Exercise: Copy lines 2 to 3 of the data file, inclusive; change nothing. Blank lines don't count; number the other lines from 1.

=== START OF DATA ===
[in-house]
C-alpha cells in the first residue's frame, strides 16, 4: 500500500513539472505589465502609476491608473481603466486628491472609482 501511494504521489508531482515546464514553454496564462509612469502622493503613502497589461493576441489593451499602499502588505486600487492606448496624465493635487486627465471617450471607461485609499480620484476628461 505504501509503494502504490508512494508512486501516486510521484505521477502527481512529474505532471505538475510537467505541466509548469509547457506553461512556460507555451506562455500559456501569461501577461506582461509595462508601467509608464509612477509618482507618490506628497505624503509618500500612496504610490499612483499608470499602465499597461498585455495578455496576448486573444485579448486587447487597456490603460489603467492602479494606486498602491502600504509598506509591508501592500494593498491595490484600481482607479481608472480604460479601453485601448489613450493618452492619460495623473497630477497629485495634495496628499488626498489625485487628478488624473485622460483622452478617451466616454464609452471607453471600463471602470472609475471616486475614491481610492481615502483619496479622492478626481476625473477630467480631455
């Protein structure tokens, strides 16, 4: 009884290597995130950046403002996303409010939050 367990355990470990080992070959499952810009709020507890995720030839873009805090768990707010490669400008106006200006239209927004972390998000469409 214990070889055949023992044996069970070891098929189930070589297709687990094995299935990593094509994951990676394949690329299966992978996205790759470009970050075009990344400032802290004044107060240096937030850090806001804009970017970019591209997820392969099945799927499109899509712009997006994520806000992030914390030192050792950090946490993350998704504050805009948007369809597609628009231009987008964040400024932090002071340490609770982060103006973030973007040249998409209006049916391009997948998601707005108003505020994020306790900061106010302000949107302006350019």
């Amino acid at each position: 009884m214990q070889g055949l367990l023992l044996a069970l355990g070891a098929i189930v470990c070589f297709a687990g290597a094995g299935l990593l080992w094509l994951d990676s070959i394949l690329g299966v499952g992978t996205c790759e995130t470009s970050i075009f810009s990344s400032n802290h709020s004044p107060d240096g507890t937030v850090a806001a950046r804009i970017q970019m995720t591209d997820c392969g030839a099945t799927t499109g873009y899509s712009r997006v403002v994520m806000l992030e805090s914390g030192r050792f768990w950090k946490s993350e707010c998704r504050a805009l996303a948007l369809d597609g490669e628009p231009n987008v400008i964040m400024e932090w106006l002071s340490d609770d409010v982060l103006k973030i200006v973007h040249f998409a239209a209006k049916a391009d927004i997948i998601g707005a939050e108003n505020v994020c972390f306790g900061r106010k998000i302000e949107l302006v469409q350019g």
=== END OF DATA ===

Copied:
C-alpha cells in the first residue's frame, strides 16, 4: 500500500513539472505589465502609476491608473481603466486628491472609482 501511494504521489508531482515546464514553454496564462509612469502622493503613502497589461493576441489593451499602499502588505486600487492606448496624465493635487486627465471617450471607461485609499480620484476628461 505504501509503494502504490508512494508512486501516486510521484505521477502527481512529474505532471505538475510537467505541466509548469509547457506553461512556460507555451506562455500559456501569461501577461506582461509595462508601467509608464509612477509618482507618490506628497505624503509618500500612496504610490499612483499608470499602465499597461498585455495578455496576448486573444485579448486587447487597456490603460489603467492602479494606486498602491502600504509598506509591508501592500494593498491595490484600481482607479481608472480604460479601453485601448489613450493618452492619460495623473497630477497629485495634495496628499488626498489625485487628478488624473485622460483622452478617451466616454464609452471607453471600463471602470472609475471616486475614491481610492481615502483619496479622492478626481476625473477630467480631455
């Protein structure tokens, strides 16, 4: 009884290597995130950046403002996303409010939050 367990355990470990080992070959499952810009709020507890995720030839873009805090768990707010490669400008106006200006239209927004972390998000469409 214990070889055949023992044996069970070891098929189930070589297709687990094995299935990593094509994951990676394949690329299966992978996205790759470009970050075009990344400032802290004044107060240096937030850090806001804009970017970019591209997820392969099945799927499109899509712009997006994520806000992030914390030192050792950090946490993350998704504050805009948007369809597609628009231009987008964040400024932090002071340490609770982060103006973030973007040249998409209006049916391009997948998601707005108003505020994020306790900061106010302000949107302006350019």